To offset the loss of revenue to the states from GST on sanitary items, GST will be applied consistently to 12 natural therapies that are sometimes GST free, such as herbalism and naturopathy.

Ensuring the GST is applied to these therapies will bring their GST treatment into line with bipartisan policy to remove the private health insurance rebate from them.

These natural therapies are not supported by clinical evidence, as the Commonwealth’s Chief Medical Officer and the National Health and Medical Research Council found in a review in 2015.

At a time when government budgets are tight, the GST health exemption should only cover items with proven clinical effectiveness.

“Scrapping the tampon tax will make sanitary products more affordable – but just as importantly, it will be an important step forward in gender equity,” Terri Butler said.


Labor will Protect Griffith from Mr Turnbull's Private Health Hike

87 606 people in Griffith will receive relief from rising private health insurance premiums with a Shorten Labor Government to cap the price increases of private health insurers at 2% for two years.

This will save 11 054 families in Griffith an average $340.

Labor knows every dollar counts – and that the status quo in private health insurance cannot continue.

With the ten-year average annual premium increases at 5.5 per cent, Labor’s move to enforce a two percent premium cap will see savings across the board:

Single currently paying average $1975 in 2018 – will save $143

Young couple with no kids paying average $3993 in 2018 – will save $290

Single parent currently paying average $3641 in 2018 – will save $264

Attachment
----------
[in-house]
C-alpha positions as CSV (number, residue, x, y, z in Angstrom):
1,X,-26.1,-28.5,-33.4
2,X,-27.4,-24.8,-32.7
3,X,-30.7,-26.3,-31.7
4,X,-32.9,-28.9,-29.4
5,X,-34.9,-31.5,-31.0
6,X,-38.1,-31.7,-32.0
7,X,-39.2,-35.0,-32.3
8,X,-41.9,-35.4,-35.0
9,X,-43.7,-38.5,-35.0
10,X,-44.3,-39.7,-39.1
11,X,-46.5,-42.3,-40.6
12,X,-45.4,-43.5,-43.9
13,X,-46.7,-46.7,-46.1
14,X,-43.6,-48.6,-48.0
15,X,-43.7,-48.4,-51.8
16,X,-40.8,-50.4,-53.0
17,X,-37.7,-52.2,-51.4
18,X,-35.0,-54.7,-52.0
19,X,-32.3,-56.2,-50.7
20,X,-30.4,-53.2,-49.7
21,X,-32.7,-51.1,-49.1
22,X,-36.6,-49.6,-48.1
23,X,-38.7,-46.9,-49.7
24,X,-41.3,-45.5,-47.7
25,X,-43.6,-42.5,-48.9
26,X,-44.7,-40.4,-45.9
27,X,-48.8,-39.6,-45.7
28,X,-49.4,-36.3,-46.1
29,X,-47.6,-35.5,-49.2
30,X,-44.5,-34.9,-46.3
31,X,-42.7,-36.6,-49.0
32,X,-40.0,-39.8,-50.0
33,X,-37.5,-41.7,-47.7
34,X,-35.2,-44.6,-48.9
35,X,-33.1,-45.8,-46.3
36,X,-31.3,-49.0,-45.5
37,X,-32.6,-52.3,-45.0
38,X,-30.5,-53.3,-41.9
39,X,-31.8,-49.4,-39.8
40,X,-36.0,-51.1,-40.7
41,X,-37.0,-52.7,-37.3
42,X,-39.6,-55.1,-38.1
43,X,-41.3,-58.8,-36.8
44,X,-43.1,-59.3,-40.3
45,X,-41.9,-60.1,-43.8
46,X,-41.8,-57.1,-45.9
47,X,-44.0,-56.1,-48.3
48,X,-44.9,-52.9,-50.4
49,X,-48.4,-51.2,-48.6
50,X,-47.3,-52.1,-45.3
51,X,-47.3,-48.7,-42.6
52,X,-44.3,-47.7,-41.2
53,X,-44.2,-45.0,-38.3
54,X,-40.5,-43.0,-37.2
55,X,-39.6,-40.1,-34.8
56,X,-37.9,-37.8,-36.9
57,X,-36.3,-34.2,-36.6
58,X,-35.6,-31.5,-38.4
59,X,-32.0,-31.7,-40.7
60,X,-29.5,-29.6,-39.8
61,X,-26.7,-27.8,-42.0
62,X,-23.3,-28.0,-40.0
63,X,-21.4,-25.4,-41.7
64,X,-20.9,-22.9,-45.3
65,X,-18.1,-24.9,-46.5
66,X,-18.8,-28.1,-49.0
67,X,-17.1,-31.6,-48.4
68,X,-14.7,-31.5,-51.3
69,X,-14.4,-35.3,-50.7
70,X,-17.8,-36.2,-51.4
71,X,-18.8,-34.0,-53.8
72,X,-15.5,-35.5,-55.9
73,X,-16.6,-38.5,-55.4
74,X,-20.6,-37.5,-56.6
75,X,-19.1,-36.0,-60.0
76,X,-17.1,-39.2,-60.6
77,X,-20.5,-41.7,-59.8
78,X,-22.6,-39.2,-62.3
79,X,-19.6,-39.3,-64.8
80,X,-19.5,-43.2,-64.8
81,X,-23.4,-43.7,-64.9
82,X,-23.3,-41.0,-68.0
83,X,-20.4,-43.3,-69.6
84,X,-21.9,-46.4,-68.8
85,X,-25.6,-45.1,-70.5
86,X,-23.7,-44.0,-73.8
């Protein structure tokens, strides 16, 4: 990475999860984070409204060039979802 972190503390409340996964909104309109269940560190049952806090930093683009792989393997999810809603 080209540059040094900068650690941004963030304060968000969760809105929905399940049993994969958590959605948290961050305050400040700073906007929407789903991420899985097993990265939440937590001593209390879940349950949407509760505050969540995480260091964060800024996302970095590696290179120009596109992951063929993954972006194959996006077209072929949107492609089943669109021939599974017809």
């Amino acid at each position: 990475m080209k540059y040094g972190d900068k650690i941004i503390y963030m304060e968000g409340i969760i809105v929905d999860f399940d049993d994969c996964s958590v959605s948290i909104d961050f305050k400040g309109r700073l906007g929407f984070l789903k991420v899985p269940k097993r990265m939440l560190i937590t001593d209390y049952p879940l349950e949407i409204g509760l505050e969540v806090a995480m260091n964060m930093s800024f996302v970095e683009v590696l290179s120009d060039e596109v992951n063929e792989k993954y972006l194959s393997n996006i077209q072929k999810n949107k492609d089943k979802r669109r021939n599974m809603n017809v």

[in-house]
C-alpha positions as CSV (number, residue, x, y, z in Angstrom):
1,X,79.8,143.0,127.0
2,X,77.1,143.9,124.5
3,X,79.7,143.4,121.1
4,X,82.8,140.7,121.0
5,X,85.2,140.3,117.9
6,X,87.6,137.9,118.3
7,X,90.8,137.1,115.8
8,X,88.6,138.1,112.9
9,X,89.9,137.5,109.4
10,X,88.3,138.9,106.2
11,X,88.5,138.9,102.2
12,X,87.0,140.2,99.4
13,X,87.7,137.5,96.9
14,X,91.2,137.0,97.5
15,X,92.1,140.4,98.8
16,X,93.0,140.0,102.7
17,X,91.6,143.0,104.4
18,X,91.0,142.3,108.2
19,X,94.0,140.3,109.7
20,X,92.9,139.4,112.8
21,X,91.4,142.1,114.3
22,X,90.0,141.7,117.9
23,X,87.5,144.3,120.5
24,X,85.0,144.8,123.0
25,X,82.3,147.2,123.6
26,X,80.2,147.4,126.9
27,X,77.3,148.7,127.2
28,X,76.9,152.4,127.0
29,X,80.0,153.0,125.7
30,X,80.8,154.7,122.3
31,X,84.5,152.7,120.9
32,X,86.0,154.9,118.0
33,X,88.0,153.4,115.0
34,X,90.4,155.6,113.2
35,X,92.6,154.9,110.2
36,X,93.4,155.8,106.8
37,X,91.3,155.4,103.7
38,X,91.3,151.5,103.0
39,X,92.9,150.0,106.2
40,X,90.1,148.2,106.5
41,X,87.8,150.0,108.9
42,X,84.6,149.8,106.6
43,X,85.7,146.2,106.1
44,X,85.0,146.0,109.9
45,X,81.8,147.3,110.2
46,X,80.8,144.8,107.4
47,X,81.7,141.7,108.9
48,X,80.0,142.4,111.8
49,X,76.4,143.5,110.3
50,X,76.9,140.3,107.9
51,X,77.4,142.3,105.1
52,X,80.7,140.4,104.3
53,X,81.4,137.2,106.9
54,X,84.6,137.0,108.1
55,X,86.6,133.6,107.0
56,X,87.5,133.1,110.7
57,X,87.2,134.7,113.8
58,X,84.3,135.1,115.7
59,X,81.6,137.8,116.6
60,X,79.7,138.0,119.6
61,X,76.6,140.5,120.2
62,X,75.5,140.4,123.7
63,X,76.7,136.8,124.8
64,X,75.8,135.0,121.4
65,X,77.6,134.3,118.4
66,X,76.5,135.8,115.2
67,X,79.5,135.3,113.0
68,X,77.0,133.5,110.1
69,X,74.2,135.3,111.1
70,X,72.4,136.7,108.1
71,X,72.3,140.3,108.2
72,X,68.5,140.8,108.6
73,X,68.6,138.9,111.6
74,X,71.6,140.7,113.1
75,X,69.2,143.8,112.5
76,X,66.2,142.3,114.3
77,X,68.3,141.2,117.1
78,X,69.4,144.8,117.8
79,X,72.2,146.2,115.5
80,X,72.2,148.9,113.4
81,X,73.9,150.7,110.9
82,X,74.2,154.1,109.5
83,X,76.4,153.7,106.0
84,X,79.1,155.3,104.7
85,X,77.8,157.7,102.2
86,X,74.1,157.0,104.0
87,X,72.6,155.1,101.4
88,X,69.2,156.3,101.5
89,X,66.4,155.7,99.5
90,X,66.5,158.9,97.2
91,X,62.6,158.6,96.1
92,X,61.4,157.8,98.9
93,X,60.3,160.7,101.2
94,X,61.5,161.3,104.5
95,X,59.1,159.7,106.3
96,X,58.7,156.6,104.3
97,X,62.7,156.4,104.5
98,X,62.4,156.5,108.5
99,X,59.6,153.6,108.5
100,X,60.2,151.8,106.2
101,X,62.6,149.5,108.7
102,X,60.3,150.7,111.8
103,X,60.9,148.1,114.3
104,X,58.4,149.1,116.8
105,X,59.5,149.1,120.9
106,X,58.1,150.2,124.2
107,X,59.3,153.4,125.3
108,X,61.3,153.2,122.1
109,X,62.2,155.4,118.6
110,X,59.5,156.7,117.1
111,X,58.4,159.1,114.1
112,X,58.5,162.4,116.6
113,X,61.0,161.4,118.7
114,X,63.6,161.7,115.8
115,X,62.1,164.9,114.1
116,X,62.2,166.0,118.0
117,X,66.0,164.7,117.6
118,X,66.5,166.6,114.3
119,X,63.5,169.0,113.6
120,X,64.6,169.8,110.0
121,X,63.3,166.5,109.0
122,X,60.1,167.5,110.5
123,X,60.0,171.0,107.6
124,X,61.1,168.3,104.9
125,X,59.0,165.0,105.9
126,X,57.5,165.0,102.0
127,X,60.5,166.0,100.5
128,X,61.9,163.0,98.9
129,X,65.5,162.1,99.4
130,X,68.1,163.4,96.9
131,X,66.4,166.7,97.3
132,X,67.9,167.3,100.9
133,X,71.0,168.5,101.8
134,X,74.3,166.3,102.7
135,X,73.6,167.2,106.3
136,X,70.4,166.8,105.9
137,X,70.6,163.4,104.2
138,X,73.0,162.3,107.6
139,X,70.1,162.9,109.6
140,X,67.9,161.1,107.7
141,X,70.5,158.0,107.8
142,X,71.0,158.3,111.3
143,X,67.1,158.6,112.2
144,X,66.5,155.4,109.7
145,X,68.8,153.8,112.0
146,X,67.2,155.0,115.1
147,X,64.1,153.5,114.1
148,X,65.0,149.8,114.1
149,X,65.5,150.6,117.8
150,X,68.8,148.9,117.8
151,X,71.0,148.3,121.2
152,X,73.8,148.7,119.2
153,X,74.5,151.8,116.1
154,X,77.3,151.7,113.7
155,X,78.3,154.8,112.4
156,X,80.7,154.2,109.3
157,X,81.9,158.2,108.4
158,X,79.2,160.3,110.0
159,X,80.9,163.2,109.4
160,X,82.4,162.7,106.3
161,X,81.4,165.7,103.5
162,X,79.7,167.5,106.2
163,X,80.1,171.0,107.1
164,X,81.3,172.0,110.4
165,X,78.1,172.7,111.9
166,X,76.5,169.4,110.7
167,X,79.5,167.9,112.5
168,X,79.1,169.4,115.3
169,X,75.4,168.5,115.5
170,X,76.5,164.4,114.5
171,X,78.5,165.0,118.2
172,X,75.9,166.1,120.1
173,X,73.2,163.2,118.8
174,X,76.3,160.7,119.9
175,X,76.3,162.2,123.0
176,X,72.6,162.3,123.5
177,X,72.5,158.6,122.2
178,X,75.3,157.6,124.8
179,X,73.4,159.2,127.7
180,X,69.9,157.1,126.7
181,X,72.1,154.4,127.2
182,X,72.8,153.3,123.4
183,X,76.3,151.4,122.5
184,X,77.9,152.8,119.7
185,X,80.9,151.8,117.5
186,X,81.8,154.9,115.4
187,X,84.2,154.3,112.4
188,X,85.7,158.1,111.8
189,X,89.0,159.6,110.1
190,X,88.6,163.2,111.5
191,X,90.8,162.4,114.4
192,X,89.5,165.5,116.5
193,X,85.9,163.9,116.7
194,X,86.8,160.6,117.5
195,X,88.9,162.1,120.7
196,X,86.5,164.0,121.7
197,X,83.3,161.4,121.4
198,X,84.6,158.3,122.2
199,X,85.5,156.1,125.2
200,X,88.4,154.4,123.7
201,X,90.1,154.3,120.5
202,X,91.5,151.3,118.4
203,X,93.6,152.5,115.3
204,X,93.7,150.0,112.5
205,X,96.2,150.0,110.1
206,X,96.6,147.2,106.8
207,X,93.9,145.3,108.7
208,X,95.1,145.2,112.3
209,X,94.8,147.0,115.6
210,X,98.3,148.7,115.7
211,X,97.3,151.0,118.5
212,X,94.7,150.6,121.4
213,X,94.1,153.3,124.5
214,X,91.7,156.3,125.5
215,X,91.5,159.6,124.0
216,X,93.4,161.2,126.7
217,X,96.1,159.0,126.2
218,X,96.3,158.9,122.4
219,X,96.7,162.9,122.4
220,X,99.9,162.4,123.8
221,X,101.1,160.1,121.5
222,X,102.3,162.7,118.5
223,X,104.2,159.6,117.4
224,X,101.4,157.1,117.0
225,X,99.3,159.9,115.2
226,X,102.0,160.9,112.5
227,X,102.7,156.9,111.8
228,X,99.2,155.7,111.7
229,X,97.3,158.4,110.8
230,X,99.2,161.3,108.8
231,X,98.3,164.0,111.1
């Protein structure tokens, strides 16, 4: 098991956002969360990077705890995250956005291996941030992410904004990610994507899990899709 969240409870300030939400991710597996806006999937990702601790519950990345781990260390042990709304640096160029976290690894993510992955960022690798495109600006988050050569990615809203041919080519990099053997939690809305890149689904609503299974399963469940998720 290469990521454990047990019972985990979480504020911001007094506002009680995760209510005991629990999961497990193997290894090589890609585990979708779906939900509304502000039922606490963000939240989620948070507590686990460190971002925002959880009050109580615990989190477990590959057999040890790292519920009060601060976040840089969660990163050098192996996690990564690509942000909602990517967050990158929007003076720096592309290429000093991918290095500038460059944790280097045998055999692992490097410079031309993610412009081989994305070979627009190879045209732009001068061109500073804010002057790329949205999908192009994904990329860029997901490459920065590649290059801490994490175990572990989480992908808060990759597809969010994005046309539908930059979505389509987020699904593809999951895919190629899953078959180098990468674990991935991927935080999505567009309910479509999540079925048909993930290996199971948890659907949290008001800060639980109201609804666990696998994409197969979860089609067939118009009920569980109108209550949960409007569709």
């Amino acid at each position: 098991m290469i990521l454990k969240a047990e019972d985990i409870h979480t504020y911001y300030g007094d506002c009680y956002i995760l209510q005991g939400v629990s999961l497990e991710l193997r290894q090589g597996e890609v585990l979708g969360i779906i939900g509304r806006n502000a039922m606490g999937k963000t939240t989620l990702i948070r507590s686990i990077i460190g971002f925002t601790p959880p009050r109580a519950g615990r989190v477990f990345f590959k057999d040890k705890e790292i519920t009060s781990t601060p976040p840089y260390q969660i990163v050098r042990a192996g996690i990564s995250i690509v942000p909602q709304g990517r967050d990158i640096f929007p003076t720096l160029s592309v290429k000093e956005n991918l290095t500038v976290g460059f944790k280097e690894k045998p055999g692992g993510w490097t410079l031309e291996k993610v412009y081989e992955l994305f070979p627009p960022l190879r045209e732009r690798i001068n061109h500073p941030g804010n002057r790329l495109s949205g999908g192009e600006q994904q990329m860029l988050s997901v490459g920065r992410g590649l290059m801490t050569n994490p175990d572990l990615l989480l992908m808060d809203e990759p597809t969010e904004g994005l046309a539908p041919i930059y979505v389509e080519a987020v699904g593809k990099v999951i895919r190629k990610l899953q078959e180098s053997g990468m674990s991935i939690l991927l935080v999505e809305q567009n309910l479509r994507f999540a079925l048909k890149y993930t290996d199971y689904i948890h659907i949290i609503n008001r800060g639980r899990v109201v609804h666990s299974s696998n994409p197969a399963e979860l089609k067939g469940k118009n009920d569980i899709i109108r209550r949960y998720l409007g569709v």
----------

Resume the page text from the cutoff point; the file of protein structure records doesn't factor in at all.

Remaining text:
Family currently paying average $4731 – will save $344

Older couple paying $4771 – will save $347


Member for Griffith, Terri Butler said that only Labor has a plan to shift the balance back in the interests of families, rather than the big health insurance companies. 


“I know our community needs action on private health insurance - prices are up, profits are up – but quality and value are way down,” Terri Butler said.


“Families are paying an average of more than $1,000 every year for private health than they were when the Liberals came to power in 2013.


“Wage growth is at an all-time low. But the profits of private health insurers are at an all-time high.


“That’s why we have made this unprecedented decision to shift the balance back to consumers – helping 11 054 families access the health care they need while taking pressure off the weekly budget.”


Labor will also task the Productivity Commission with the most significant review of the private health system in 20 years to improve the value, quality and affordability of private health insurance for every Australian. 


Terri Butler said that the Turnbull Government is failing to help Australians with the affordability of private health insurance, and as a result, people are walking away from private health altogether.


“Labor is choosing to put 11 054 families in Griffith first, instead of the interests of the multi-billion dollar private health industry.


“Only Labor understands that Australians are struggling with the cost of living under Turnbull. We understand the importance of protecting our world-class health system – Labor built Medicare and we will always fight for Medicare.


“And we know more needs to be done to help people access the health care they need through private health insurance – and that’s why we are backing Australians, not private health insurance giants.”



  • In 2016-17, Australians paid $4 billion more in private health insurance premiums than they got back in benefits, and the private health insurance industry made pre-tax profits of $1.8 billion.
  • At the same time, premiums increased by almost 2.5 times the consumer price index – an average $200 increase for families.
  • Premiums have increased by 27% since the Liberals were elected in 2013 – including the rise due in April. This includes the two highest premium increases since 2005.